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You are here: Contents > 2012 > Volume 21 Number 4 July 2012 > AORTIC VALVE DISEASE > Rosuvastatin Slows the Development of Diastolic Dysfunction in Calcific Aortic Stenosis

Rosuvastatin Slows the Development of Diastolic Dysfunction in Calcific Aortic Stenosis

Luis M. Moura,Sandra F. Ramos, Steen D. Kristensen, Fausto J. Pinto, Isabel M. Barros, Francisco Rocha-Gonçalves

Department of Medicine, Oporto School of Medicine, University of Oporto, Portugal, Pedro Hispano Hospital, Matosinhos, Portugal, Department of Mathematics, Oporto Polytechnic Institute, Portugal, Department of Cardiology, Aarhus University Hospital Skejby, Denmark, Department of Cardiology. Lisbon School of Medicine, University of Lisbon, Portugal

Background and aim of the study: The study aims were to test the effect of rosuvastatin on the progression of left ventricular (LV) diastolic function in patients with aortic stenosis (AS), and to evaluate the use of β-natriuretic-peptide (BNP) as a marker of diastolic dysfunction in this condition.
Methods: Sixty-one hypercholesterolemic, consecutive new referrals with moderate AS were administered rosuvastatin (Crestor™) 20 mg/day for 18 months, while a further 60 subjects with normal cholesterol levels remained untreated. The LV diastolic function was determined using conventional Doppler echocardiography, tissue Doppler imaging (TDI); BNP plasma levels were monitored when subjects entered the study and then assessed prospectively at six-month intervals until the study end.
Results: After an 18-month (mean 73 ± 24 weeks) period of treatment with rosuvastatin (Tx group), patients showed a significantly better diastolic function than untreated subjects (uTx group), as indicated by an isovolumic relaxation time (IVRT)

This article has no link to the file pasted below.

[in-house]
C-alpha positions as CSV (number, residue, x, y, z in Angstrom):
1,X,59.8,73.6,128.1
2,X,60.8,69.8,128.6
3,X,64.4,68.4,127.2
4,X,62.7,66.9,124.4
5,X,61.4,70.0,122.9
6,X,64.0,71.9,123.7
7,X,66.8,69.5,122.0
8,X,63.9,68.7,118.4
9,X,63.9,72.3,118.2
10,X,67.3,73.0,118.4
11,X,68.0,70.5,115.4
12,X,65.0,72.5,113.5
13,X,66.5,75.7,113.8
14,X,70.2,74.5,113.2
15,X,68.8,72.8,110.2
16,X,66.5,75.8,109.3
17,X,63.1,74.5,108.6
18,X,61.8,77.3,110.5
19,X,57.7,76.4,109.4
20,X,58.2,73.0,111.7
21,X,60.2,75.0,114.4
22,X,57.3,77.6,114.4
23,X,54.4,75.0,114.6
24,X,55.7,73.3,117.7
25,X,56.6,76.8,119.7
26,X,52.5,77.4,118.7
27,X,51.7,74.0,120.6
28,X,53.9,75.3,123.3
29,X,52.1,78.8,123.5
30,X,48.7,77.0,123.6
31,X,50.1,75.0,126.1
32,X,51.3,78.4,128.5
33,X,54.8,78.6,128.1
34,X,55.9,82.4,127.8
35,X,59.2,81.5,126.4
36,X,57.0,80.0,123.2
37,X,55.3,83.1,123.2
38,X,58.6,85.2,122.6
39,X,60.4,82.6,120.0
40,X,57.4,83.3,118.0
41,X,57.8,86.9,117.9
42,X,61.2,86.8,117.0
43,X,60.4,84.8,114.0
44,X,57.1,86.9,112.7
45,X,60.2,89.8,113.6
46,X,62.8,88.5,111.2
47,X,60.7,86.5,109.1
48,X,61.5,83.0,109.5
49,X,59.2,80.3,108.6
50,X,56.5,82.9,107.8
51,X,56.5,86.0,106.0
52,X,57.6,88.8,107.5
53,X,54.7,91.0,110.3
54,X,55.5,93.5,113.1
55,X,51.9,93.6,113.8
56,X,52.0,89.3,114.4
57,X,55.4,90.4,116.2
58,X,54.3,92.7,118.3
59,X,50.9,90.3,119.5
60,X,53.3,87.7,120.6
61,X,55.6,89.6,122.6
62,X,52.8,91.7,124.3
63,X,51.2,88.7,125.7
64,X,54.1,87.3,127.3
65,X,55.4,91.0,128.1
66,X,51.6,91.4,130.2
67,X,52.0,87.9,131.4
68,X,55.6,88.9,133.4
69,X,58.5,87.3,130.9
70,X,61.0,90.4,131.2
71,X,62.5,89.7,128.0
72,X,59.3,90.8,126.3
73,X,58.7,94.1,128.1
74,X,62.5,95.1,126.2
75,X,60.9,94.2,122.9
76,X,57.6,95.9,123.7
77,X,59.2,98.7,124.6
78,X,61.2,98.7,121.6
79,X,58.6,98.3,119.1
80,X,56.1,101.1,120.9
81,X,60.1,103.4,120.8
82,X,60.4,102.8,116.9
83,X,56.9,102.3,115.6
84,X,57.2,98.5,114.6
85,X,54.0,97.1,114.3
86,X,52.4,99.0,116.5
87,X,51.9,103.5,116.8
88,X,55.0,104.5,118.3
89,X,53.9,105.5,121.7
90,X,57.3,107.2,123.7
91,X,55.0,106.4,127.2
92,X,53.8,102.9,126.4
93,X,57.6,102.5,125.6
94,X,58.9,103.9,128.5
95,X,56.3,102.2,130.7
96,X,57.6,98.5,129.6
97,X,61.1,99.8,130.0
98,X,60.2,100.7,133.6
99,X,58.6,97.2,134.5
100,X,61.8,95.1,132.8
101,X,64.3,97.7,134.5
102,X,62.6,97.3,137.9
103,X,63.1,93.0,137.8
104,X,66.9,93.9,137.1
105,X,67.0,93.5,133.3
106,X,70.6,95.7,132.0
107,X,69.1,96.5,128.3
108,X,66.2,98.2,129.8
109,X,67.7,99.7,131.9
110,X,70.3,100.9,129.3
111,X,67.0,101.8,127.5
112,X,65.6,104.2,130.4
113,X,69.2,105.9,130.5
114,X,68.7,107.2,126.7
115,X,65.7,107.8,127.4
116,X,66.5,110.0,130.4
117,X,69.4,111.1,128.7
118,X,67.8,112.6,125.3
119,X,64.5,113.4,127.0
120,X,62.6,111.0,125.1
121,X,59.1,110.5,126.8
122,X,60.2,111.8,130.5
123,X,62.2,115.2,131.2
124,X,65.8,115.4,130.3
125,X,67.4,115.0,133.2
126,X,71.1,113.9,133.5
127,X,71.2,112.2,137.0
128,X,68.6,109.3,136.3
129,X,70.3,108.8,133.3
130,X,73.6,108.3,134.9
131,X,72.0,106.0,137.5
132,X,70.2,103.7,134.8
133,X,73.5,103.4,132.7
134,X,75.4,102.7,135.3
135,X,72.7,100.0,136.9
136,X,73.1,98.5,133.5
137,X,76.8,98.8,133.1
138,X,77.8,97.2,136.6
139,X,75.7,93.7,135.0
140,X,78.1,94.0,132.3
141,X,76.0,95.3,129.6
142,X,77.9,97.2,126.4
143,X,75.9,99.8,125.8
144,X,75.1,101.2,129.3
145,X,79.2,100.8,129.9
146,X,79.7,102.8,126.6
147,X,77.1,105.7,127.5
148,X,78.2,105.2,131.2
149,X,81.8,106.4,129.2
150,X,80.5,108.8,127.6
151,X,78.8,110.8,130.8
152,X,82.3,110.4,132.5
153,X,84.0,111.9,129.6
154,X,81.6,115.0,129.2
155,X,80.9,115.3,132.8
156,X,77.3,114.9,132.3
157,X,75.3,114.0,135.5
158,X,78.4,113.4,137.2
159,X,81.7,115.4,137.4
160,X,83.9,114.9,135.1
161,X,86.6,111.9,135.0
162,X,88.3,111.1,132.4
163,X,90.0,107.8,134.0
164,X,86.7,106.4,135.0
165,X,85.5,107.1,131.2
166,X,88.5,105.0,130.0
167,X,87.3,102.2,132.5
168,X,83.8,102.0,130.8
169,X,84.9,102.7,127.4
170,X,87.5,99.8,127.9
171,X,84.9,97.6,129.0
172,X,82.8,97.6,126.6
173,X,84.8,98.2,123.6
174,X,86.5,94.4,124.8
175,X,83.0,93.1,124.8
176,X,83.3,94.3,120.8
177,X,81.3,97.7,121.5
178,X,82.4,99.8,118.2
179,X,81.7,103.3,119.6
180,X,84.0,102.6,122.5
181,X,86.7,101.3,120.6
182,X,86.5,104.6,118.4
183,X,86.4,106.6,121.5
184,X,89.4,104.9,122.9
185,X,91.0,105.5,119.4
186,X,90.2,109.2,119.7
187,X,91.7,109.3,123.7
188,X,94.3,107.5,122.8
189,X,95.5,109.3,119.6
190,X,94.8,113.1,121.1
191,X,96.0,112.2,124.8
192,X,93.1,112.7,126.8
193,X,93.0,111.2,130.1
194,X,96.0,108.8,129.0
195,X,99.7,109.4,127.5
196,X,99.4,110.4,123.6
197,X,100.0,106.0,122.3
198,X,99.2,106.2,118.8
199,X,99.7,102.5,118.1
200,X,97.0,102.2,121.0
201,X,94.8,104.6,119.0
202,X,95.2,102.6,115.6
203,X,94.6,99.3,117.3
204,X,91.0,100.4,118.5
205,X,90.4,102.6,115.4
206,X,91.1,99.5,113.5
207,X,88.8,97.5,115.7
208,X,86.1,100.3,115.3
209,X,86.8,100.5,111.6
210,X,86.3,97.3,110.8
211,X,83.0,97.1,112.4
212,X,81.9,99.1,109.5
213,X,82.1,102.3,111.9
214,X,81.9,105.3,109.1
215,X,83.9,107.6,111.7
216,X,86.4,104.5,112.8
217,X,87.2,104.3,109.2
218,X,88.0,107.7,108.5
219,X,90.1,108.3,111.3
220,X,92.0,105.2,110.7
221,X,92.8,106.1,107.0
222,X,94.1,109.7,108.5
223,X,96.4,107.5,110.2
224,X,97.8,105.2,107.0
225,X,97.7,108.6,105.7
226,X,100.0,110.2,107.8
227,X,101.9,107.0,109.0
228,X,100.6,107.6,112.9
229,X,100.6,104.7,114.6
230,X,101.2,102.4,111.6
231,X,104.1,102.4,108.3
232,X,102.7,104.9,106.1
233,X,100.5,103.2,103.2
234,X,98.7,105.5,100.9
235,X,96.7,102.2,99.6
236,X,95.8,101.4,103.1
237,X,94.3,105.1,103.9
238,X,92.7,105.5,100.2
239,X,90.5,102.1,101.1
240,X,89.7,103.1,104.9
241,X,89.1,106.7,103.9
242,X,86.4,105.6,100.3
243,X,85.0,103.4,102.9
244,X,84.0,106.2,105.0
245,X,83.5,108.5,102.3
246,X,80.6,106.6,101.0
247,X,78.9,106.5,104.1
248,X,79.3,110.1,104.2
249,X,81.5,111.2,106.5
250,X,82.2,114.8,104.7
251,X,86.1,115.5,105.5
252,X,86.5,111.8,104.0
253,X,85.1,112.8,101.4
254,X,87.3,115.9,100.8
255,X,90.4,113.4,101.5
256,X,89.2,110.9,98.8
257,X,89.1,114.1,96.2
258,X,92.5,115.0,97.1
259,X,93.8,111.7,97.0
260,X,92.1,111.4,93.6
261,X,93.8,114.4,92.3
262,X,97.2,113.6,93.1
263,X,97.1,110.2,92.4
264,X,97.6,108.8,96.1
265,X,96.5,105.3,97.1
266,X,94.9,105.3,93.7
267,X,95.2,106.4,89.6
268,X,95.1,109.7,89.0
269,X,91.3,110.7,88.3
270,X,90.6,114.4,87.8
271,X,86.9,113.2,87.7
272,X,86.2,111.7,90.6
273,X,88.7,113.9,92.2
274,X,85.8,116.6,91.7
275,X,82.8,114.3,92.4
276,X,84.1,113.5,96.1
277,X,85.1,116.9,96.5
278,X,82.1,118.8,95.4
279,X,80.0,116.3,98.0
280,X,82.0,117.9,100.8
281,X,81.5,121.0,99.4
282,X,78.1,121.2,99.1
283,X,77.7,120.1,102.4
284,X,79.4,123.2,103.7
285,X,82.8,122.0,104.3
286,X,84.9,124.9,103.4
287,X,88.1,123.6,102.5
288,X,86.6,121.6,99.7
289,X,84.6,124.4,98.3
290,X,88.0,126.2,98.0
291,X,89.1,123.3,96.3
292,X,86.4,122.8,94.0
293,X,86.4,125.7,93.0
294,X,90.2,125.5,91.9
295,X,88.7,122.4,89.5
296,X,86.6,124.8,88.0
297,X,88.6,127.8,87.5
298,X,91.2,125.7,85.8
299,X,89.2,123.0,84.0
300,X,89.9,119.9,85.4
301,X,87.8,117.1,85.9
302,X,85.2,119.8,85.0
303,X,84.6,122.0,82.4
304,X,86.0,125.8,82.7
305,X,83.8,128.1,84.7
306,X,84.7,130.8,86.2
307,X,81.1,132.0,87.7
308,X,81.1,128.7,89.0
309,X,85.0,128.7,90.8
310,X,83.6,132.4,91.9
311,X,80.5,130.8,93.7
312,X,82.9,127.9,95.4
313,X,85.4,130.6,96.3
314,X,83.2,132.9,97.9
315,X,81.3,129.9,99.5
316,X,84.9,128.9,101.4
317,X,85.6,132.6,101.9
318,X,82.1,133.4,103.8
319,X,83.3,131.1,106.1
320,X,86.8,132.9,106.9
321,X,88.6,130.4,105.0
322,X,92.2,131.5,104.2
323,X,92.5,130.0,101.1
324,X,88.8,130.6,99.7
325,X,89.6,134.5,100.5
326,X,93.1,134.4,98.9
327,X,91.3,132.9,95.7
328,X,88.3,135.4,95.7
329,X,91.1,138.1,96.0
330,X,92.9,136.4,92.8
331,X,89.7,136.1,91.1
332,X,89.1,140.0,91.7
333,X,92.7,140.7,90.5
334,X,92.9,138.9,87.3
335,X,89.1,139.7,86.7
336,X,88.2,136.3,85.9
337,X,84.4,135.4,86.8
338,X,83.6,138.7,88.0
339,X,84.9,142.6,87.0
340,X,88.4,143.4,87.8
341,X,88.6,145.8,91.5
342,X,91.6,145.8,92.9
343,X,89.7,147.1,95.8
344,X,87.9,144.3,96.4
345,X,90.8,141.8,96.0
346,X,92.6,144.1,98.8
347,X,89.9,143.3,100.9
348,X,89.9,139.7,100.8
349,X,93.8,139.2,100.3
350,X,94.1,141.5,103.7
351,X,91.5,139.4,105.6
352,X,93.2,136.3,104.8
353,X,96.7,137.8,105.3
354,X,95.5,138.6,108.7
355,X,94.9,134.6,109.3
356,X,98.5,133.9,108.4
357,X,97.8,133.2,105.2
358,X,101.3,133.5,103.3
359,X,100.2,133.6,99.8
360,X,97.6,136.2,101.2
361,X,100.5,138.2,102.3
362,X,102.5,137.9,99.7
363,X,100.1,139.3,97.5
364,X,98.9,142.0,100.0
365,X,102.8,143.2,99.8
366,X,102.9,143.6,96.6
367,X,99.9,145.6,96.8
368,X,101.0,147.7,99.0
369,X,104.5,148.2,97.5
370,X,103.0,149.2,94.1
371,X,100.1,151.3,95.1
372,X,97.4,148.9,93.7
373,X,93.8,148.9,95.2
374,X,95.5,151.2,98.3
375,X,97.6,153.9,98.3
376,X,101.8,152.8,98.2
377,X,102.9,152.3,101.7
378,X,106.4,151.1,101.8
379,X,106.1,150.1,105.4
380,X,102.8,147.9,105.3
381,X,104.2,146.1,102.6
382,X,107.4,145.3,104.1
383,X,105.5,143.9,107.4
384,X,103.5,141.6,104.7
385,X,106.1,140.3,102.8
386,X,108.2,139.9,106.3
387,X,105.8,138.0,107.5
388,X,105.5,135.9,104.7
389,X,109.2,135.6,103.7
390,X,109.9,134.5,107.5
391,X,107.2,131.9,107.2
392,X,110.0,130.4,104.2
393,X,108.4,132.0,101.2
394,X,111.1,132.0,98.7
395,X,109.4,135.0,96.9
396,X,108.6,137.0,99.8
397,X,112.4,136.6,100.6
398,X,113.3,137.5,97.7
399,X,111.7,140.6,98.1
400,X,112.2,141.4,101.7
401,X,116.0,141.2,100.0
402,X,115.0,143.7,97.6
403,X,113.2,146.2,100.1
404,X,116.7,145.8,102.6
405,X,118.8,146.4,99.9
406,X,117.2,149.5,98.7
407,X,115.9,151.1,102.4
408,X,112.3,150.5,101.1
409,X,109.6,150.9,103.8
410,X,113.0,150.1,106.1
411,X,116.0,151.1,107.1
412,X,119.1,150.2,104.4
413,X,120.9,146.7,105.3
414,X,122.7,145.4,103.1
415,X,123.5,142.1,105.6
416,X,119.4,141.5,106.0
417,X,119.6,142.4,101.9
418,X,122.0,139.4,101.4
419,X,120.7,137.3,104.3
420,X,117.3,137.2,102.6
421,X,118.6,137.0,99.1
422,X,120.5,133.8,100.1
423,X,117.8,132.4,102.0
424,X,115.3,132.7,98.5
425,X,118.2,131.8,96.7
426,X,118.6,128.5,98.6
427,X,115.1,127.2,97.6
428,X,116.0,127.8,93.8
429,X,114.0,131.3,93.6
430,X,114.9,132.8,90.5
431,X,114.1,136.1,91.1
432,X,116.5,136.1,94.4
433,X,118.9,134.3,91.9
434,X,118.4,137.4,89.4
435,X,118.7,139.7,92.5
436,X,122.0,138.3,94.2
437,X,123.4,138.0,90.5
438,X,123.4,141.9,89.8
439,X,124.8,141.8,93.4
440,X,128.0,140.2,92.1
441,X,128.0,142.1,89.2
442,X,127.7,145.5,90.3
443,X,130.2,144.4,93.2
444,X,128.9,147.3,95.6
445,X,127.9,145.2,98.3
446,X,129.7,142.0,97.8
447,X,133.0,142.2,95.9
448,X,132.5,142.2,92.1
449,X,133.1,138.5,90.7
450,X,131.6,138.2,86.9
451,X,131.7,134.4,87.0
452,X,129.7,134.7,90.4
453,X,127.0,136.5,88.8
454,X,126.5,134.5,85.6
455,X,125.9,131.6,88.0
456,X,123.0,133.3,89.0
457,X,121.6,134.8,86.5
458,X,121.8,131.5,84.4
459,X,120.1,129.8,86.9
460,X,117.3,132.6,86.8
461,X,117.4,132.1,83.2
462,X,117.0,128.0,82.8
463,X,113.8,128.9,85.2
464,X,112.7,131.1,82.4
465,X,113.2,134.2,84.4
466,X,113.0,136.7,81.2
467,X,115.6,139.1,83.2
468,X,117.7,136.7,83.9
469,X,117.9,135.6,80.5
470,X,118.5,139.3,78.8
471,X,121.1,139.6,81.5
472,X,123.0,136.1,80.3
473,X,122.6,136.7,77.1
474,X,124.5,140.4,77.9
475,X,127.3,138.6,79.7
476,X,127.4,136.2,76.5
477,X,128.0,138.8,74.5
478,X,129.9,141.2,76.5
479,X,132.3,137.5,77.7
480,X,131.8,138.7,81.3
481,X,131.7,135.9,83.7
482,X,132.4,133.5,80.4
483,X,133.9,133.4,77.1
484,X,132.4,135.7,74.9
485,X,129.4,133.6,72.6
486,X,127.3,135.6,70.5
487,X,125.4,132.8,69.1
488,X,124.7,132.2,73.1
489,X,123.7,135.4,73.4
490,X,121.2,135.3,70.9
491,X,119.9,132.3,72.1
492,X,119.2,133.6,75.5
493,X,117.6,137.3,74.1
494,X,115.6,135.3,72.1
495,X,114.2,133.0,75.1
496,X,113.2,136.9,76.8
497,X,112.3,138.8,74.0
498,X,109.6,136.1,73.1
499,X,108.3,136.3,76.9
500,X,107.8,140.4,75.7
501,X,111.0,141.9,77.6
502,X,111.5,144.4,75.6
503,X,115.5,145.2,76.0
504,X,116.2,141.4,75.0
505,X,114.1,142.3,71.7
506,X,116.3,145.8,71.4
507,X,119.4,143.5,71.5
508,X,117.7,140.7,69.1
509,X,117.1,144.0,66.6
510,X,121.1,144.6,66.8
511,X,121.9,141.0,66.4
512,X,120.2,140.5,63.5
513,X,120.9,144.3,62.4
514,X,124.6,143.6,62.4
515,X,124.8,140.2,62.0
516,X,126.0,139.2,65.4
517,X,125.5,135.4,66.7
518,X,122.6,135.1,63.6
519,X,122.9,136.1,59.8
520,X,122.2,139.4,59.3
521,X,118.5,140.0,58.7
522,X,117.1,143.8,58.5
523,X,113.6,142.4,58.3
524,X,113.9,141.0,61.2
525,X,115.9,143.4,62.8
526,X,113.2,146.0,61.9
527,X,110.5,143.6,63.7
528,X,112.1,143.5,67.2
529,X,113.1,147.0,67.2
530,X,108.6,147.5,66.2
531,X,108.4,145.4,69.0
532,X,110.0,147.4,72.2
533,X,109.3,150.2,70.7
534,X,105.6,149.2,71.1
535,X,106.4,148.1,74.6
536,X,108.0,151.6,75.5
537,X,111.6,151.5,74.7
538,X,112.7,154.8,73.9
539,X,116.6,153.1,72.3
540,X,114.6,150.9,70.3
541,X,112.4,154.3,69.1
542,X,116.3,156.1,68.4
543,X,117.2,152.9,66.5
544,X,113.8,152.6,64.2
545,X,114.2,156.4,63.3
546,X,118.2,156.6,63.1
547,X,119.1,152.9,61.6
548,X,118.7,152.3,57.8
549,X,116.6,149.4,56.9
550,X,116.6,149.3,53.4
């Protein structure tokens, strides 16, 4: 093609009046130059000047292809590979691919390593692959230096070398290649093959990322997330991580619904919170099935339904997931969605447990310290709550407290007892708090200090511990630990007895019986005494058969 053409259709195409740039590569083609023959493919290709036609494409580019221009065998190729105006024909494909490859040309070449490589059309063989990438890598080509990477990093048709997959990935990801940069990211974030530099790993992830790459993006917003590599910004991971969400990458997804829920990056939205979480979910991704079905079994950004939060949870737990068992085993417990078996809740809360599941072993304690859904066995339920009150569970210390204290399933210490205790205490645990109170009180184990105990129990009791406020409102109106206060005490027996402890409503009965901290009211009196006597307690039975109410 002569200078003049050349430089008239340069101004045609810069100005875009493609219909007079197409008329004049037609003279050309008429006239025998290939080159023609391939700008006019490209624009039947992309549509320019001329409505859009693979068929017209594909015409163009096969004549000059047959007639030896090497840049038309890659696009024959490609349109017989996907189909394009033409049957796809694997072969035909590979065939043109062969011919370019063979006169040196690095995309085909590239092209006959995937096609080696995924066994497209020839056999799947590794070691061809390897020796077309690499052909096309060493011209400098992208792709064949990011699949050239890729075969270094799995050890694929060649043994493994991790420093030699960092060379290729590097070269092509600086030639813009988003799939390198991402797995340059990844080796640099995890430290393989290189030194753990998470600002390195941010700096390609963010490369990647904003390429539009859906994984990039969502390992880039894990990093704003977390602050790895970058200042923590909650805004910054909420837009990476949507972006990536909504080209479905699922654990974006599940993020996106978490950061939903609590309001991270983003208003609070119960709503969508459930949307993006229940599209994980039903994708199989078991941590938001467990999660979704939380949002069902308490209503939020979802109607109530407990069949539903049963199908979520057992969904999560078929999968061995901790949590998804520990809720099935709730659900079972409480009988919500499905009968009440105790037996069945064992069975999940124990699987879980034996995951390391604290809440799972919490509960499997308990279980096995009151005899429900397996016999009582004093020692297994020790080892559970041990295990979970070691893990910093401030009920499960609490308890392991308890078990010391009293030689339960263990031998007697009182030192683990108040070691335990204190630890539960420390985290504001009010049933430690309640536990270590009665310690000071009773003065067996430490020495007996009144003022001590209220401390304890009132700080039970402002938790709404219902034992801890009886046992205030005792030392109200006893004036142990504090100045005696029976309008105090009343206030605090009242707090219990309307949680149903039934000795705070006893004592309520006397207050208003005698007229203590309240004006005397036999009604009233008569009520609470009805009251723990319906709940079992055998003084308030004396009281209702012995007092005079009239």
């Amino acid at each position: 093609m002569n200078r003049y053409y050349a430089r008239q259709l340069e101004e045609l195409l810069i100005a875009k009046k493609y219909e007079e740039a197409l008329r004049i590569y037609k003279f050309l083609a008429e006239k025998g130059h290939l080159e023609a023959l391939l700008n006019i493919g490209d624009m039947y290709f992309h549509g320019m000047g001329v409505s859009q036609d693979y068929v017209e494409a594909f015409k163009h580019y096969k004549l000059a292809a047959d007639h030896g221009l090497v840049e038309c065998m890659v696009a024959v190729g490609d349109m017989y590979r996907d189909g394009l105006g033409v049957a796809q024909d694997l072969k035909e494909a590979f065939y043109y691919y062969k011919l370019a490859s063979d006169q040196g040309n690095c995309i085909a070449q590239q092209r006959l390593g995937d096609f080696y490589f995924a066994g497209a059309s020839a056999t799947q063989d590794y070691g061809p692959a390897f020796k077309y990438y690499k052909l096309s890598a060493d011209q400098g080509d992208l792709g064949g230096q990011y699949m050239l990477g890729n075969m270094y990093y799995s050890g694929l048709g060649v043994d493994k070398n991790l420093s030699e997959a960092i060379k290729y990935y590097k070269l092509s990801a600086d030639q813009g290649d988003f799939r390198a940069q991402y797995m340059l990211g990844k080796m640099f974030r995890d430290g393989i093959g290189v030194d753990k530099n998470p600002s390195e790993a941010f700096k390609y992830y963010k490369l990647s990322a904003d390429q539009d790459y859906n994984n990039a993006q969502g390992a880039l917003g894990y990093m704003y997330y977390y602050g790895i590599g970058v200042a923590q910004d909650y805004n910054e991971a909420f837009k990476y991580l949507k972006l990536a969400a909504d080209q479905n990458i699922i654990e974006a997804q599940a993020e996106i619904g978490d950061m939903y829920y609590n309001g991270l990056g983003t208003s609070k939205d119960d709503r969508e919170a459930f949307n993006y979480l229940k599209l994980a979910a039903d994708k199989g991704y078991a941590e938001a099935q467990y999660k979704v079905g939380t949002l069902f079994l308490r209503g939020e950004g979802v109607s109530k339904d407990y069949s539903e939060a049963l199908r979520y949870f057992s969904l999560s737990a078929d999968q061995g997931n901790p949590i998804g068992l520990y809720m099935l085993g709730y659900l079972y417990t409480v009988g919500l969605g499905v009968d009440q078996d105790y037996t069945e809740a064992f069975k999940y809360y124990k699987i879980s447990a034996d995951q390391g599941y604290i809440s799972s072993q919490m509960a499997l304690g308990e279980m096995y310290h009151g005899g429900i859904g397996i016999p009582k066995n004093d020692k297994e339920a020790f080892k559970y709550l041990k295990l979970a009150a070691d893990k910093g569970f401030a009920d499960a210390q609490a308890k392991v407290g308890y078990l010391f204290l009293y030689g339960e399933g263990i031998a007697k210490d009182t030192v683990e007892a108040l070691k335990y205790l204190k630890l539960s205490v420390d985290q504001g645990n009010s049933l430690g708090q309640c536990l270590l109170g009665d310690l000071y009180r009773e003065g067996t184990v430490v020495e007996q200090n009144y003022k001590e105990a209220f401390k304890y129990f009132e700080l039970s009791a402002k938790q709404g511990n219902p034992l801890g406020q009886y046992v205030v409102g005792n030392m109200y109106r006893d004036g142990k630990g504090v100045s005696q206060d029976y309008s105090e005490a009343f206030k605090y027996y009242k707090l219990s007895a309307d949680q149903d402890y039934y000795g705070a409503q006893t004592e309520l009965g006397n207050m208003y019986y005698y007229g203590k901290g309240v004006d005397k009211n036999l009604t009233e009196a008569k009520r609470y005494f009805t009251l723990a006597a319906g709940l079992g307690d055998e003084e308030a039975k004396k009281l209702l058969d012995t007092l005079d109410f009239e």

(Tx 102.0 ± 42.8 versus 97.2 ± 19.1; p <0.001; uTx 99.7 ± 21.7 versus 95.2 ± 21.8 ms; p = 0.032), E/A ratio
(Tx 1.0 ± 0.6 versus 0.9 ± 0.3, p = 0.52; uTx 1.2 ± 0.40 versus 0.9 ± 0.30 versus, p = 0.006), and E/E’ ratio
(Tx 11.4 ± 1.5 versus 11.4 ± 1.8, p = 0.19; uTx 15.4 ± 1.2 versus 12.3 ± 1.5, p <0.001). Similarly, at study end, plasma levels of BNP were significantly lower in the Tx group than in the uTx group [median (1st-3rd quartiles): 37.0 pg/ml (20.1-65.2 pg/ml) versus 57.1 pg/ml (46.9-98.2 pg/ml); p = 0.017].
Conclusion: The results of this prospective follow up study of asymptomatic patients showed that rosuvastatin treatment delays the progression of diastolic dysfunction in moderate AS when assessed using hemodynamic echocardiographic parameters or by the release of plasma physiological markers. Hence, the benefits of statin treatment in AS, which are known to affect the valve endothelium,
also extend to changes affecting myocardial
function itself.

The Journal of Heart Valve Disease 2012;21:463-472

Rosuvastatin Slows the Development of Diastolic Dysfunction in Calcific Aortic Stenosis

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